Smith pointed out that men are incarcerated at far higher rates than women. "Because 93 percent of the people in custody are male, if you precluded women from working with men, then you are going to really limit their employment opportunities in this profession," she said.

State corrections officials say the indicted officers' alleged behavior should not reflect on the majority of women in the profession.

"Bottom line, this isn't an issue of gender, it's an issue of integrity," state Department of Public Safety and Correctional Services spokesman Rick Binetti said in a statement.

The city jail's security director, Shavella Miles, lost her job in the aftermath of the scandal. State corrections officials have not discussed the move in detail but said the security director failed a polygraph test.

FBI agents wrote in a court filing that some corrections supervisors had given gang members latitude for their activities in exchange for a reduction in violence at the jail.

But Miles has not been charged with any crime or even mentioned in the indictments. Her lawyer has said she's being made a scapegoat in the case.

Despite the challenges, women continue to be drawn to the corrections field.

About a decade ago, Lyons was a single mother of two and had an administrative office job that offered no benefits. She wanted something better for her children, so she applied for a job in corrections.

She saw an opportunity for security and good benefits. "The jail's going to keep running, and they're going to still need people to work," she said.

For some women, the corrections field offers better opportunities than they can find elsewhere, said Smith. Most female correctional officers are single, and many are women of color, especially in urban areas that have a large minority population.

"I don't think anybody wakes up and says, 'I want to be a correctional officer,' " said Smith, "I think people take them because they are government jobs, they have good benefits, and they have job security."

The nationwide median salary for a correctional officer is about $39,000, according to the U.S. Department of Labor.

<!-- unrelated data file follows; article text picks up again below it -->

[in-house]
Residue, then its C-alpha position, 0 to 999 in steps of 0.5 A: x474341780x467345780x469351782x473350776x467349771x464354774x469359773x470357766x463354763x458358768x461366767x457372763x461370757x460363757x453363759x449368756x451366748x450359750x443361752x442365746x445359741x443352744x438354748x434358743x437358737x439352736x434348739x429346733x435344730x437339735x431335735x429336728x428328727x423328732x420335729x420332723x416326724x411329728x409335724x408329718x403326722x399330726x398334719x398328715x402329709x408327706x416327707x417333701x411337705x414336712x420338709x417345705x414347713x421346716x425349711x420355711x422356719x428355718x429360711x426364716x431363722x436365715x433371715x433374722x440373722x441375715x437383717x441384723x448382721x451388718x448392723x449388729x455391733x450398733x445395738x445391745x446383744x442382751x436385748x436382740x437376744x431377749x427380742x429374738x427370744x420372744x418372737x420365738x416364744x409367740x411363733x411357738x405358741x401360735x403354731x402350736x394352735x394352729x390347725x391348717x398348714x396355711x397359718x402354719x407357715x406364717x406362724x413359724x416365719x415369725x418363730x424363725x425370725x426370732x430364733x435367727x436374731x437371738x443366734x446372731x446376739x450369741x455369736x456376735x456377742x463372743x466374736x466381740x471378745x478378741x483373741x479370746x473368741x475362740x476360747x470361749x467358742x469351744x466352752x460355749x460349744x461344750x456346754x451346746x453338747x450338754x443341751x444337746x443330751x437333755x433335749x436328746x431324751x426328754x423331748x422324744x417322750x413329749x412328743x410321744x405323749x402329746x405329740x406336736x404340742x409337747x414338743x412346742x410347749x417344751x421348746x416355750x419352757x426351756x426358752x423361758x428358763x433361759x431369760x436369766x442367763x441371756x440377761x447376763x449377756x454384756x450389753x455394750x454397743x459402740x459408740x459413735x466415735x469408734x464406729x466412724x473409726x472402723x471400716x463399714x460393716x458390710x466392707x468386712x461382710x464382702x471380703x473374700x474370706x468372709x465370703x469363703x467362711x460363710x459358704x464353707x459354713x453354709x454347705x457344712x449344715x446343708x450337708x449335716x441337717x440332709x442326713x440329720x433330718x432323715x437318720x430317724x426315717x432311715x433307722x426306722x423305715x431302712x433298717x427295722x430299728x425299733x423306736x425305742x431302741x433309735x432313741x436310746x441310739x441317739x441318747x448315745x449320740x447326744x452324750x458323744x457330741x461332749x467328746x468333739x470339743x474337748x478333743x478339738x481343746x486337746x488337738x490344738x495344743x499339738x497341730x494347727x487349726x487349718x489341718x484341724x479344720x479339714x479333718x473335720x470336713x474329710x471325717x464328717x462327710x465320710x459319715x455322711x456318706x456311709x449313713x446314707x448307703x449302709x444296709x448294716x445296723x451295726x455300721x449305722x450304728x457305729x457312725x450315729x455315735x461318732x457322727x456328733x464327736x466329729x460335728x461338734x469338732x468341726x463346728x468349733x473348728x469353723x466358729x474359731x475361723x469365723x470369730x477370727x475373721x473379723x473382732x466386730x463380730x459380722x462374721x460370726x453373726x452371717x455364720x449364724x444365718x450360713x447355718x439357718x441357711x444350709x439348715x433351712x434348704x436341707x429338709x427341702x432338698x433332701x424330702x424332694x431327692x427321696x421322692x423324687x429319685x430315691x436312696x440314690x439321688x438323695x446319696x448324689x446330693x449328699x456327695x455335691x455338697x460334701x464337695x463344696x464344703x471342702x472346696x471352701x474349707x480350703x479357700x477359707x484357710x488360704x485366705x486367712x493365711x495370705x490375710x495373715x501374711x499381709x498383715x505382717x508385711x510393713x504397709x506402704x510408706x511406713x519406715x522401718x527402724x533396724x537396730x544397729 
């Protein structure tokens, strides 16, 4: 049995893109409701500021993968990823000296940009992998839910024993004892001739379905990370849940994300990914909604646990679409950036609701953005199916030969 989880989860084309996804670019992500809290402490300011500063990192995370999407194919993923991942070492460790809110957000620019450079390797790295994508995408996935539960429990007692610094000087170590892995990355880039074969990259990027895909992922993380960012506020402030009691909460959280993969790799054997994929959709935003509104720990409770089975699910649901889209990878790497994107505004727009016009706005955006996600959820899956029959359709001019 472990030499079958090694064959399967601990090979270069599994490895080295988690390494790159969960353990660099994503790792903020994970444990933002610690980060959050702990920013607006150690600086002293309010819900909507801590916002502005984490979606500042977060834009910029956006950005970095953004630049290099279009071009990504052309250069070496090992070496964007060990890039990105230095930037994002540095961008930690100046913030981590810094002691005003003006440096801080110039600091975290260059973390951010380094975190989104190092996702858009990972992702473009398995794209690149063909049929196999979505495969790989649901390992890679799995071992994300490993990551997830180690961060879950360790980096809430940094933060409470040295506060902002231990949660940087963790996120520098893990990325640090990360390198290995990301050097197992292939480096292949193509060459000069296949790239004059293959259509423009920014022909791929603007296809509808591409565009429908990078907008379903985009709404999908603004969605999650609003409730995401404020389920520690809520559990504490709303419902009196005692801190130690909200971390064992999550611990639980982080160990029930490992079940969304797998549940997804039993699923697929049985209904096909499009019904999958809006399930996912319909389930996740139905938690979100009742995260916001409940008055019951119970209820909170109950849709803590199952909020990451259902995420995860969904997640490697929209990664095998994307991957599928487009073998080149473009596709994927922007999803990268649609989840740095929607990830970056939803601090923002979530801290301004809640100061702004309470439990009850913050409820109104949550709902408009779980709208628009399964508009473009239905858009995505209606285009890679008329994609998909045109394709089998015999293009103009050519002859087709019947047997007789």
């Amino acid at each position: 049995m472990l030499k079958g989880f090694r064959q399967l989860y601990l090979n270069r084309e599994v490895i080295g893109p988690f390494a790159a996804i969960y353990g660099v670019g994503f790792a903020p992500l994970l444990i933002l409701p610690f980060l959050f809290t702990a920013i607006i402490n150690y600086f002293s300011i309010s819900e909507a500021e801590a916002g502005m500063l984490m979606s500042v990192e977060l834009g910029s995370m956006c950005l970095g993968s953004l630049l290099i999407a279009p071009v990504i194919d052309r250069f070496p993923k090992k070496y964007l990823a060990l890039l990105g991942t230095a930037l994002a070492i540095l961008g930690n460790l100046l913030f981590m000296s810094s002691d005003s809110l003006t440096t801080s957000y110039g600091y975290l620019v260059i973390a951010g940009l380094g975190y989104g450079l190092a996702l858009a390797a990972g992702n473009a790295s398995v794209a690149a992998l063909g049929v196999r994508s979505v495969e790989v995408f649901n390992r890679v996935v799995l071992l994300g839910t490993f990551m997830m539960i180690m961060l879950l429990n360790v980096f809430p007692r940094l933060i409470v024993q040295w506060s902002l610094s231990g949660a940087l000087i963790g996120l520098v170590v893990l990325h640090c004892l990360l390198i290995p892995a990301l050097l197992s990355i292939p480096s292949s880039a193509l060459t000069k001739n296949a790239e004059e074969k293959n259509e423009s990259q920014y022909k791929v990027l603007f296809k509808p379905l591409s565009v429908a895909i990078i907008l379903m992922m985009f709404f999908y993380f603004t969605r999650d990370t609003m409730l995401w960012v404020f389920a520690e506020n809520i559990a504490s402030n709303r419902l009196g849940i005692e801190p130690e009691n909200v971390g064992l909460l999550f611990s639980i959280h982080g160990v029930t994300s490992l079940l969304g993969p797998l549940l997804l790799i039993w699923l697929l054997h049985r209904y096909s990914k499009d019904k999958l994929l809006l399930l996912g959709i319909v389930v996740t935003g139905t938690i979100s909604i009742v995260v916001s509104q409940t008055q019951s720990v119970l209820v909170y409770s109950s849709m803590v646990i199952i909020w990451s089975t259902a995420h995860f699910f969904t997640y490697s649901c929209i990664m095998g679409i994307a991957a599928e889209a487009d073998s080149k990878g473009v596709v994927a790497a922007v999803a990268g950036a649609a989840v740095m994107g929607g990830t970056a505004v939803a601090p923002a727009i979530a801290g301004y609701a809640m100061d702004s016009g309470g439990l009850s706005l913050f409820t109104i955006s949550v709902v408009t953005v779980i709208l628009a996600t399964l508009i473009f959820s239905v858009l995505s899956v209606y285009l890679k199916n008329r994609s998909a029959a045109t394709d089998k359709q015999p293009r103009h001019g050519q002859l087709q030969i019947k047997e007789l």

In Maryland, recruitment materials for correctional officers advertise a starting salary of $35,700 and benefits such as 10-25 vacations days per year, free MTA transportation, health coverage and retirement plans. With overtime, the average compensation approaches $50,000, according to state legislative analysts.

Applicants need a high school diploma or GED and must be at least 21. (The minimum age has been raised since Riley began working at age 19.)

According to a 2011 survey by the American Correctional Association, more than 2,600 women are working in correctional security in Maryland state institutions.

While corrections officials say women make up only about 36 percent of correctional officers in state-run facilities, they account for more than 60 percent in some institutions. Those include the Baltimore City correctional and detention centers, as well as the city's Central Booking and Intake Facility. The Western Correctional Institution, a maximum-security facility in Cumberland, has the smallest proportion of female officers at about 9 percent.

On duty

In Towson on a recent day, women were staffing many posts at the Baltimore County Detention Center, working with both male and female inmates that the jail houses. Two of them worked the control room, where rows of TV screens hung from the ceiling. Another officer pressed the fingers of a skinny blond woman onto the screen of a digital fingerprint machine in the intake area.

In her 10 years at the facility, county director of corrections Deborah Richardson has seen a significant growth in the number of female officers.

A U.S. Supreme Court case in 1977 helped pave the way for more women to work with male inmates. In Dothard v. Rawlinson, a woman prevailed when she challenged Alabama's requirements that correctional officers stand at least 5 feet 2 inches and weigh at least 120 pounds — restrictions that violated the Civil Rights Act, the court found.